- V = ai + bj + ck
- then another point P = (x, y, z) lies on L
- if and only if P0P is parallel to V
- that is
- P lies on L if and only if P0P is a scalar multiple of V
- P0P = tV
- if R0 = OP0 and R = OP are the position vectors of P0 and P
- then P0P = R - R0
- R = R0 + tV
- which is the vector equation of L
- as t varies from -inf to inf
- the point P traverses the entire line L
- moving in the direction of V
- if we rewrite as
- xi + yj + zk = x0i + y0j + z0k + t(ai + bj + ck)
- then we get the three scalar equations
- x = x0 + at
- y = y0 + bt
- z = z0 + ct
- these are the parametric equations of the line L through point P0 = (x0, y0, z0)
- and parallel to vector V = ai + bj + ck
- in order to obtain the Cartesian equations of the line
- we eliminate the parameters by solving for t
- x - x0 / a = y - y0 / b = z - z0 / c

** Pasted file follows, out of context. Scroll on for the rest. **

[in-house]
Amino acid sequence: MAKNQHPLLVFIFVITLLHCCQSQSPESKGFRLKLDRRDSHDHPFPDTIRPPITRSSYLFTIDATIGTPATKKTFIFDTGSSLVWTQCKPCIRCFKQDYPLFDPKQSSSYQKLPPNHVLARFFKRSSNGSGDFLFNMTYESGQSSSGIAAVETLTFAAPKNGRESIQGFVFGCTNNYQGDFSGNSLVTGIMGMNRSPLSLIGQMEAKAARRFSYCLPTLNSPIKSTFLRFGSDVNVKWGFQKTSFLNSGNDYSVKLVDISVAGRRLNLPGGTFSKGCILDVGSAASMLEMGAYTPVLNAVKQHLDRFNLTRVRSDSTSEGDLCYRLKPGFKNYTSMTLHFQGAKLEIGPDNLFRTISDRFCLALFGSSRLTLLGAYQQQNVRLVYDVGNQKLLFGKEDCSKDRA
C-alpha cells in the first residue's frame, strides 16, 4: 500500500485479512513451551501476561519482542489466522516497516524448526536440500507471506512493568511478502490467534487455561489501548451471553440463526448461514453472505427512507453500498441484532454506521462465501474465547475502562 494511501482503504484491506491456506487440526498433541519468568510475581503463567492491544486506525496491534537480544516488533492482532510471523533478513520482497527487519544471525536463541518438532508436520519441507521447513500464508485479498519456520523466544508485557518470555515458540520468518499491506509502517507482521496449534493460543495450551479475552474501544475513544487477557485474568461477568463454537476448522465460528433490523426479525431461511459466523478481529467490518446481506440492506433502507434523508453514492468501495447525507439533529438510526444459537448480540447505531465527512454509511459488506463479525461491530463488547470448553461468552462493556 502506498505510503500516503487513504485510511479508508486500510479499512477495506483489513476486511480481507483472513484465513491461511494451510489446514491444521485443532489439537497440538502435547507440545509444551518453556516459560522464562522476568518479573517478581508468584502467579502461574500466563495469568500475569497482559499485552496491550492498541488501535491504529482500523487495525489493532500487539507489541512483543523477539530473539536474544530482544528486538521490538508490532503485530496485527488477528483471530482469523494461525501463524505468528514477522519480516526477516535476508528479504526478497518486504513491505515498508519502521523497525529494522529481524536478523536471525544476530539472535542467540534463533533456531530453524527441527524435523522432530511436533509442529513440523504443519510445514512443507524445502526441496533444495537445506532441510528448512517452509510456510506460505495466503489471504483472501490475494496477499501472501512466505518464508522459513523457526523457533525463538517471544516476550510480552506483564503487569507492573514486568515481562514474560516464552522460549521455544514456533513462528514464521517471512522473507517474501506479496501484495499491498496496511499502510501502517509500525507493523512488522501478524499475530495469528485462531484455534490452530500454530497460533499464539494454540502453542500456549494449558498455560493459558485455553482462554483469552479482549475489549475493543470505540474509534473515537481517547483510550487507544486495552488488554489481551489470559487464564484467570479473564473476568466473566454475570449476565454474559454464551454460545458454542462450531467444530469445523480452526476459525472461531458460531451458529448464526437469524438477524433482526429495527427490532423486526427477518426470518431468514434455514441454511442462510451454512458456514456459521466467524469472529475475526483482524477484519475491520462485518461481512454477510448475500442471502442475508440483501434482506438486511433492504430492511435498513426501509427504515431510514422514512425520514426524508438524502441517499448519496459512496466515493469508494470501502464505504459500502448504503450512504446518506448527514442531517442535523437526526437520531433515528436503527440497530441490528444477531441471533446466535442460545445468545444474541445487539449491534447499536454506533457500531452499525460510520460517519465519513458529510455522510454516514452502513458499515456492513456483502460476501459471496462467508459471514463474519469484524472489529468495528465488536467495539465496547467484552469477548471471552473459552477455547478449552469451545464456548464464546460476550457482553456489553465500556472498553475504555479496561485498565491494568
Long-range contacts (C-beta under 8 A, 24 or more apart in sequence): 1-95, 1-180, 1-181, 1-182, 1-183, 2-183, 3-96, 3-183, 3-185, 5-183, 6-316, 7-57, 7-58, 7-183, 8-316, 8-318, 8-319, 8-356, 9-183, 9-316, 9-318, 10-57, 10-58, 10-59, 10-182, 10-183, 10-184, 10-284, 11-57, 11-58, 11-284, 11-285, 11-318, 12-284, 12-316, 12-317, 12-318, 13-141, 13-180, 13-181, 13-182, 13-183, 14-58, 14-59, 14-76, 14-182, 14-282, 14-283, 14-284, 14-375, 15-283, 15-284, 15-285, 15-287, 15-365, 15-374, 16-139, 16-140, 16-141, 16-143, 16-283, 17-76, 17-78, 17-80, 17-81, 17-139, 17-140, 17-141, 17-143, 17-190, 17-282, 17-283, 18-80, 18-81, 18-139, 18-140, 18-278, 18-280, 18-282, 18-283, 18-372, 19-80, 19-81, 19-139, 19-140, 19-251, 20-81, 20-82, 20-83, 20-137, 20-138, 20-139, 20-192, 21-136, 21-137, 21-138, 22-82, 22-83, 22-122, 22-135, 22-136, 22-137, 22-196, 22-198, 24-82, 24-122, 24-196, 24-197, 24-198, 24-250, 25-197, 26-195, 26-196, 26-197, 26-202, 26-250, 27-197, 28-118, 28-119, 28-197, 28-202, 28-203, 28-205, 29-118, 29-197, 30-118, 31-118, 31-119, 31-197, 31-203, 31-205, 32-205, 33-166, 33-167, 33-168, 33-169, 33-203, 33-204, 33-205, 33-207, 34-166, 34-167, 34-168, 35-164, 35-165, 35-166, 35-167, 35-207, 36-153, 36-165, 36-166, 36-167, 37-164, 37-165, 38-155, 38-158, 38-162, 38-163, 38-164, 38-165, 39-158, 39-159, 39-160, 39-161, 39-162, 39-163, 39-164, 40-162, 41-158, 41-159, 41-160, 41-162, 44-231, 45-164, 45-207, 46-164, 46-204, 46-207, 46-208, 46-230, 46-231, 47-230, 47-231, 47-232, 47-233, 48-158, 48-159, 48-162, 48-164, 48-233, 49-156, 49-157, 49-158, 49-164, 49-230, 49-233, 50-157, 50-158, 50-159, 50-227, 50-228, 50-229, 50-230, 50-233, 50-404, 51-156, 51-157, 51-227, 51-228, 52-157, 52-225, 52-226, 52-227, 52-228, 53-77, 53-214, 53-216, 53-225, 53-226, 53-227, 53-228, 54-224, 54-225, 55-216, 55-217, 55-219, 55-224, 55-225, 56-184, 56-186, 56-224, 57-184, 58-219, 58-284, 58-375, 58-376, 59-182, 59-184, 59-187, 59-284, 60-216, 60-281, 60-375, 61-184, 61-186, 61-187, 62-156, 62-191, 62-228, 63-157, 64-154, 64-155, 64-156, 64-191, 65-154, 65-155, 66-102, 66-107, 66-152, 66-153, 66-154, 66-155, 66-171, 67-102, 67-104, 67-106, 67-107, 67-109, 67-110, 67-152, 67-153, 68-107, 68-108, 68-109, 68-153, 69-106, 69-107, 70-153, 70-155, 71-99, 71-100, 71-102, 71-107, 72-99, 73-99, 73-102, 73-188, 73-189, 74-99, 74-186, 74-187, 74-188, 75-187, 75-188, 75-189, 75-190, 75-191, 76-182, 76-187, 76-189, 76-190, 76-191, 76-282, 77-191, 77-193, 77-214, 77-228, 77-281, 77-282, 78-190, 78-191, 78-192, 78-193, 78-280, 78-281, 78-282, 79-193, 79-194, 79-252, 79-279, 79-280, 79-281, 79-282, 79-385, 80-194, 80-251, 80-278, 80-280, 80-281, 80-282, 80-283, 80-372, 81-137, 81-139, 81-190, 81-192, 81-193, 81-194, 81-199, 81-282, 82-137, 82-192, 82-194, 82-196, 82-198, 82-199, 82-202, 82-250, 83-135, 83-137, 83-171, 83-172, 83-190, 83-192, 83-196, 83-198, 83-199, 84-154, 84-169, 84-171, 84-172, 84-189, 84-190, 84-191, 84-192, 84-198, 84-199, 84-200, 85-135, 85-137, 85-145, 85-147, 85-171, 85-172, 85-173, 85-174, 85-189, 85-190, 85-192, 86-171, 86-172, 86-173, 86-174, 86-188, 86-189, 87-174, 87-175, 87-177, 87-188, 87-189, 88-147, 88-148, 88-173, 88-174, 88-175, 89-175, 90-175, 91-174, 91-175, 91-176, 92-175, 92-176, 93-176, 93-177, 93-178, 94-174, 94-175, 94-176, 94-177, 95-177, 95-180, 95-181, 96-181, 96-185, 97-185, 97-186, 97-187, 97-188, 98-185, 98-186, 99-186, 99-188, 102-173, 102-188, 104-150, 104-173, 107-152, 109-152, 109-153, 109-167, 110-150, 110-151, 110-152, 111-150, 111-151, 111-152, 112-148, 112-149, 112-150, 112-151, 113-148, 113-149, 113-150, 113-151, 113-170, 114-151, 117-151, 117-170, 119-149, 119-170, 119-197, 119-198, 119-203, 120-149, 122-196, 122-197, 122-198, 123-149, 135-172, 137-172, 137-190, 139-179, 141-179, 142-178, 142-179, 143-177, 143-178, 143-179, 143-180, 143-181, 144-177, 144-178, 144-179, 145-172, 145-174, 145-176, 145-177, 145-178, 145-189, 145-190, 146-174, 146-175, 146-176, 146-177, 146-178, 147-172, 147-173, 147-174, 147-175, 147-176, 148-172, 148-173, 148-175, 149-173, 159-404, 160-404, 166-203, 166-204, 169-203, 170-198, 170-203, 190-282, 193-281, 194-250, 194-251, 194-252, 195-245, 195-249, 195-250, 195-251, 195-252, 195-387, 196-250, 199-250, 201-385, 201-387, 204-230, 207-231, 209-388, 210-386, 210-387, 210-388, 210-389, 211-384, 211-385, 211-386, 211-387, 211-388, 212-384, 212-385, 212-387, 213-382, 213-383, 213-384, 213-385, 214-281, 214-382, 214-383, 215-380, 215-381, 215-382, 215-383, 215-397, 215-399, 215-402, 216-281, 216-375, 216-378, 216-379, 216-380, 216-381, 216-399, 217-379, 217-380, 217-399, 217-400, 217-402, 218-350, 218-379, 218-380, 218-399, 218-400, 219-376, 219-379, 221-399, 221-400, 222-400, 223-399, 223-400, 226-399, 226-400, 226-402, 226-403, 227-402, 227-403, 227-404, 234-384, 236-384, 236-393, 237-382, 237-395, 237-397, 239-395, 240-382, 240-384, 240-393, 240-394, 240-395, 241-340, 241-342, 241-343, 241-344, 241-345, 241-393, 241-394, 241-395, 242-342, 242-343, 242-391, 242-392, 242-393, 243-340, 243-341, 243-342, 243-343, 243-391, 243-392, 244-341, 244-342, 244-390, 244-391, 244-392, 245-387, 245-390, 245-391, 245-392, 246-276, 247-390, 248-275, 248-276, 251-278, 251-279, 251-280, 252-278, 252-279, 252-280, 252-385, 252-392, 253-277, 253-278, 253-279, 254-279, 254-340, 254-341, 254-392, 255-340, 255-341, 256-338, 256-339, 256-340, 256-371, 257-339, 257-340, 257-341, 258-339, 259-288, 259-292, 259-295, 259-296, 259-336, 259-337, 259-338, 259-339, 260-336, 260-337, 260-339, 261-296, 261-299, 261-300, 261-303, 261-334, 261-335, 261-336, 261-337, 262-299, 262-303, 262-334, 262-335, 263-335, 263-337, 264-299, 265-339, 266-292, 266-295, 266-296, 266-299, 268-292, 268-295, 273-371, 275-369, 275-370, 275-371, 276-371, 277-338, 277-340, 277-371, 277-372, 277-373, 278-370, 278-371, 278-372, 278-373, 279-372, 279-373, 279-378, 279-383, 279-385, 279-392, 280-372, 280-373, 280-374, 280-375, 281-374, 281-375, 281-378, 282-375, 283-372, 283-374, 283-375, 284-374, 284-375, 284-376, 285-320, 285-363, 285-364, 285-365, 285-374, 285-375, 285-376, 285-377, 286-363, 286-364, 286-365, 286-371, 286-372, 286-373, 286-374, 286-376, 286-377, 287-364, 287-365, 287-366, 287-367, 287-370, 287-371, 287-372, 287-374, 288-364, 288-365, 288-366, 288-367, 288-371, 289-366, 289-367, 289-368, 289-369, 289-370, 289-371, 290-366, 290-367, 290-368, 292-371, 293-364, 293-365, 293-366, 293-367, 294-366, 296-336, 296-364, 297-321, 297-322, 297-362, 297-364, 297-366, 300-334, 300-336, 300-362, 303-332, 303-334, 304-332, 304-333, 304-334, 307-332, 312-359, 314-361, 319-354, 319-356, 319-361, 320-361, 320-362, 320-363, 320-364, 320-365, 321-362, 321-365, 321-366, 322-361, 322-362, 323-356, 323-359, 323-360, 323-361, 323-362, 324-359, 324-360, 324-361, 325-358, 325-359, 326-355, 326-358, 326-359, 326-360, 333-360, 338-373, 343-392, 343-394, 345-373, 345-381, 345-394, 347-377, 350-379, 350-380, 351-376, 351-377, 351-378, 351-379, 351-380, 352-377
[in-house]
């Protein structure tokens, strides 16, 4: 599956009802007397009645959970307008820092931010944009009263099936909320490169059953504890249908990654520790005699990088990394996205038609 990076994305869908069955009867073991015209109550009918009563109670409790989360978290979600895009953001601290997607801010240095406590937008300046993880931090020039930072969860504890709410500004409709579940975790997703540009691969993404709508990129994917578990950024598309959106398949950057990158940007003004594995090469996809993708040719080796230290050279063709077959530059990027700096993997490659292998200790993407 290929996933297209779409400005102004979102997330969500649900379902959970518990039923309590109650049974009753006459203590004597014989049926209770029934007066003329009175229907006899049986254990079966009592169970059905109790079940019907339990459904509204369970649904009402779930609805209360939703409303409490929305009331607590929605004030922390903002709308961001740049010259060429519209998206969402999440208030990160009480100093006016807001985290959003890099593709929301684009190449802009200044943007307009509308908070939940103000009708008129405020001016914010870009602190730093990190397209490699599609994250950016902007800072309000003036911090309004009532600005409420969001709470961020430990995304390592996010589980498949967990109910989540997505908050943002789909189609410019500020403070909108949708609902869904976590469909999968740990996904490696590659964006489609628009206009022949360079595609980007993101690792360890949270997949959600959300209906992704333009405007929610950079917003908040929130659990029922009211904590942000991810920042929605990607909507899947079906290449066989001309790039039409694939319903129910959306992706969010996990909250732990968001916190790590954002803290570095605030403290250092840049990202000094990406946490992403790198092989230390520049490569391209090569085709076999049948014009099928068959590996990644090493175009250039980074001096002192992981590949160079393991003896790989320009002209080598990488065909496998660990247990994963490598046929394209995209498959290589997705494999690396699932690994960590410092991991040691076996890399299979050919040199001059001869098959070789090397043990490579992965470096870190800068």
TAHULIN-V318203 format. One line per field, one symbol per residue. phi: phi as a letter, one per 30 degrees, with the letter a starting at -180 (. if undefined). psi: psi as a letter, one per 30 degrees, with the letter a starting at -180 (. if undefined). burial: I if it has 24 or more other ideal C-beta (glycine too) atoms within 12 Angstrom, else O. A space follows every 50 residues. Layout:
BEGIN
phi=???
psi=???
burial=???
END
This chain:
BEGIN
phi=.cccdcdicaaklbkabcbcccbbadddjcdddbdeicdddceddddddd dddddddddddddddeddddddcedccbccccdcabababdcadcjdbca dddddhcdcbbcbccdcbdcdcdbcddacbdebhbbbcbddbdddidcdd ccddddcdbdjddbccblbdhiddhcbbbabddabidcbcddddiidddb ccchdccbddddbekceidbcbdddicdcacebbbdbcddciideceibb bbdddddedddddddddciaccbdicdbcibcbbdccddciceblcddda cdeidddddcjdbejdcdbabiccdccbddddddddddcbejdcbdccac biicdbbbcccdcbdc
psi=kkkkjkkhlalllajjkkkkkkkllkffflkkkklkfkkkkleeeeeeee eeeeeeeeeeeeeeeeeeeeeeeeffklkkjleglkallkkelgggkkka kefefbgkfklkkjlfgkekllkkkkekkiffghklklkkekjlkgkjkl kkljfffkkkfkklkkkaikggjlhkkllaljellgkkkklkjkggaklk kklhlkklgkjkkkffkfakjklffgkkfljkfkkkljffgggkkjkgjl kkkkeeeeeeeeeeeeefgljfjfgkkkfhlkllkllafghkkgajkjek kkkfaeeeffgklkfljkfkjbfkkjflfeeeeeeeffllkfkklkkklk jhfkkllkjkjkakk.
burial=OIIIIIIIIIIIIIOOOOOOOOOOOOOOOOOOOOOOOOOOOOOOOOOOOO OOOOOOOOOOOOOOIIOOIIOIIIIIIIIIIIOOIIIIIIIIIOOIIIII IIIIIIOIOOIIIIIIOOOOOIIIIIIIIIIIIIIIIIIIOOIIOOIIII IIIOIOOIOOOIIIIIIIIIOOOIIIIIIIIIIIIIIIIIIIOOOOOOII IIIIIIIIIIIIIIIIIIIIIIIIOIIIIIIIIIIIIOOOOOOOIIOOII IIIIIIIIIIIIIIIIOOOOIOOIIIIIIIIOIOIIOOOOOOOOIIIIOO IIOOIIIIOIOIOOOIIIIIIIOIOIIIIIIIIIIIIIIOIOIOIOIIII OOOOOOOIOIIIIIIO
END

- these are the symmetric equations of the line L
- we now turn to the study of planes
- a plane can also be characterized in three ways
- as the plane through three noncollinear points
- as the plane through a line and a point not on the line
- as the plane through a point and perpendicular to a specified direction
- again, the third approach is the most convenient for us
- consider the plane that passes through P0 = (x0, y0, z0)
- and is perpendicular to nonzero vector
- N = ai + bj + ck
- another point P = (x, y, z) lies on this plane
- if and only if P0P is perpendicular to N
- N dot P0P = 0
- N dot (R - R0) = 0
- this is the vector equation of the plane
- a (x - x0) + b (y - y0) + c (z - z0) = 0